The spatial and seasonal differences of PM2.5 in the United States are small, with relatively high concentrations over the Southeast in summer (as shown in Fig. 2). Most of the stations in Europe had higher PM2.5 concentrations in winter than in other seasons, but their averages for all seasons were less than 25 µg m−3 with the exception of those of the Czech Republic, Slovakia, and Poland. Significant seasonal variation of PM2.5 concentration occurred over China, with its highest concentration of 86 ± 28 µg m−3 in winter and lowest of 43 ± 16 µg m−3 in summer. There is a distinct contrast in concentrations between those of China’s coastal area and of its central-northern inland region, in particular those of Beijing, Tianjin, and Hebei Province [i.e., the Jing-Jin-Ji area (J3)] and the Sichuan basin (marked in Fig. 2 and Fig. ES1). The annual-mean PM2.5 concentration in J3 is 87 µg m−3 (i.e., approximately 1.5 times that of the national mean).
Relationship of annual PM2.5 concentrations to annual polluted days.
The U.S. Environmental Protection Agency has proposed an air quality index (AQI) to report daily air quality in terms of its effects on human health; that is, air quality is classified into six categories, from good to hazardous (cf. Table ES1 for more detailed information). We further summarize these categories as two classes: unpolluted (good or moderate quality) and polluted (unhealthy to sensitive groups, unhealthy, very unhealthy, and hazardous) conditions; Fig. 3 shows that 97% of the stations in Europe and 98% in the United States have more than 200 days that are unpolluted during a year, while 78% of the stations in China have more than 200 days that are polluted.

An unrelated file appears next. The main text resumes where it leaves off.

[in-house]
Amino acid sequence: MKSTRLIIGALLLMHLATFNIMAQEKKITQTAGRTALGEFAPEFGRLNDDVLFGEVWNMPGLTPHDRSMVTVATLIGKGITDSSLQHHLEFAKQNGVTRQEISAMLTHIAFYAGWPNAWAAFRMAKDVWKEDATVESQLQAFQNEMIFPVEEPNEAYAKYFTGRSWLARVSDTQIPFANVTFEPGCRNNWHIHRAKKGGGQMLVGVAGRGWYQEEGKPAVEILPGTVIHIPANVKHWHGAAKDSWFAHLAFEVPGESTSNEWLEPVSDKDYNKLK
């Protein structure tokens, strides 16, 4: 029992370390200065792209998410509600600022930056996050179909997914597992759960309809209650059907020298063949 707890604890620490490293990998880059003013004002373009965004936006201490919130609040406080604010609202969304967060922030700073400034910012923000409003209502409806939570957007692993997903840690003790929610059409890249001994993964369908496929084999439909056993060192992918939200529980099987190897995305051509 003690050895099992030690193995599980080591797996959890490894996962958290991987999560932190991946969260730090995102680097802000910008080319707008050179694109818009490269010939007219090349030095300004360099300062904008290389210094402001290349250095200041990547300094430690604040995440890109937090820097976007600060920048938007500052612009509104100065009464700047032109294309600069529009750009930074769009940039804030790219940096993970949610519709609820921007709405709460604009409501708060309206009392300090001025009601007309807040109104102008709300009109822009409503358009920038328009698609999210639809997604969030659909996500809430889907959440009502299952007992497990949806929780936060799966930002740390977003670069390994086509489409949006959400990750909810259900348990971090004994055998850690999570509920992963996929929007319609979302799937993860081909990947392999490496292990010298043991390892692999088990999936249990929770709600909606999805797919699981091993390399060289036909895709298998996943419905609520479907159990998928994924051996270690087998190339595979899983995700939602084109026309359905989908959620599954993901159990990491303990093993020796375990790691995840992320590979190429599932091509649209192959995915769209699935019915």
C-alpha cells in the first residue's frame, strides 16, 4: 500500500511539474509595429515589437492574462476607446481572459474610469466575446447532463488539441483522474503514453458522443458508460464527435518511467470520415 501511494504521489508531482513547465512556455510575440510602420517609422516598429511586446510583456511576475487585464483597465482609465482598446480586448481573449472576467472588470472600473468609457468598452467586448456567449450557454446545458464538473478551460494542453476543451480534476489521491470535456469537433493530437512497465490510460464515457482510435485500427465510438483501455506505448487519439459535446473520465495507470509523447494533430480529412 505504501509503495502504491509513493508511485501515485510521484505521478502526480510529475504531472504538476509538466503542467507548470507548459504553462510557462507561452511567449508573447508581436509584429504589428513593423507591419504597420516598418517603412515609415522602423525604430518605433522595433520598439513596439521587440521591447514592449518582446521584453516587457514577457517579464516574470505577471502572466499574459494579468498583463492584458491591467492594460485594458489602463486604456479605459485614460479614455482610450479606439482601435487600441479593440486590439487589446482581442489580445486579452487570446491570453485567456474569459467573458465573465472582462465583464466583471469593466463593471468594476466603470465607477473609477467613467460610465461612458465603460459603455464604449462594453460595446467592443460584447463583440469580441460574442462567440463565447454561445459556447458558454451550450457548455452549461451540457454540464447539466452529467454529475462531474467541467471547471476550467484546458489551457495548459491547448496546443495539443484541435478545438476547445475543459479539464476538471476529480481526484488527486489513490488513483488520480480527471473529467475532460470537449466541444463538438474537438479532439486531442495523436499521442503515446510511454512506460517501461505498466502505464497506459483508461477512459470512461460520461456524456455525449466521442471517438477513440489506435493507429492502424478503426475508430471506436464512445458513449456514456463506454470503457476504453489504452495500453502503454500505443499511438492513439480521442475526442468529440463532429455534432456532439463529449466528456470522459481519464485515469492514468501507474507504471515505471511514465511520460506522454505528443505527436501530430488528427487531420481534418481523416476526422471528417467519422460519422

We calculate the sensitivity of the total number of annual polluted days to the annual-mean PM2.5 concentrations. Figure 3 shows the number of annual unpolluted (good, moderate, and their sum) and polluted days (i.e., PM2.5 concentration > 35.5 µg m−3) versus annual-mean PM2.5 concentrations. The latter (Fig. 3d) is a “sigmoid” curve. When its annual PM2.5 concentrations exceed about 80 µg m−3 level, a station is polluted nearly the entire year, and so there can be little further increase of its annual number of polluted days. In other words, a slight decrease of the annual-mean PM2.5 concentrations does little to decrease the annual number of polluted days for the currently highly polluted cities. This concept is quantified by the derivative of the sigmoid curve (shown in Fig. 3d) that indicates the sensitivity of the number of annual polluted days to the annual-mean pollution.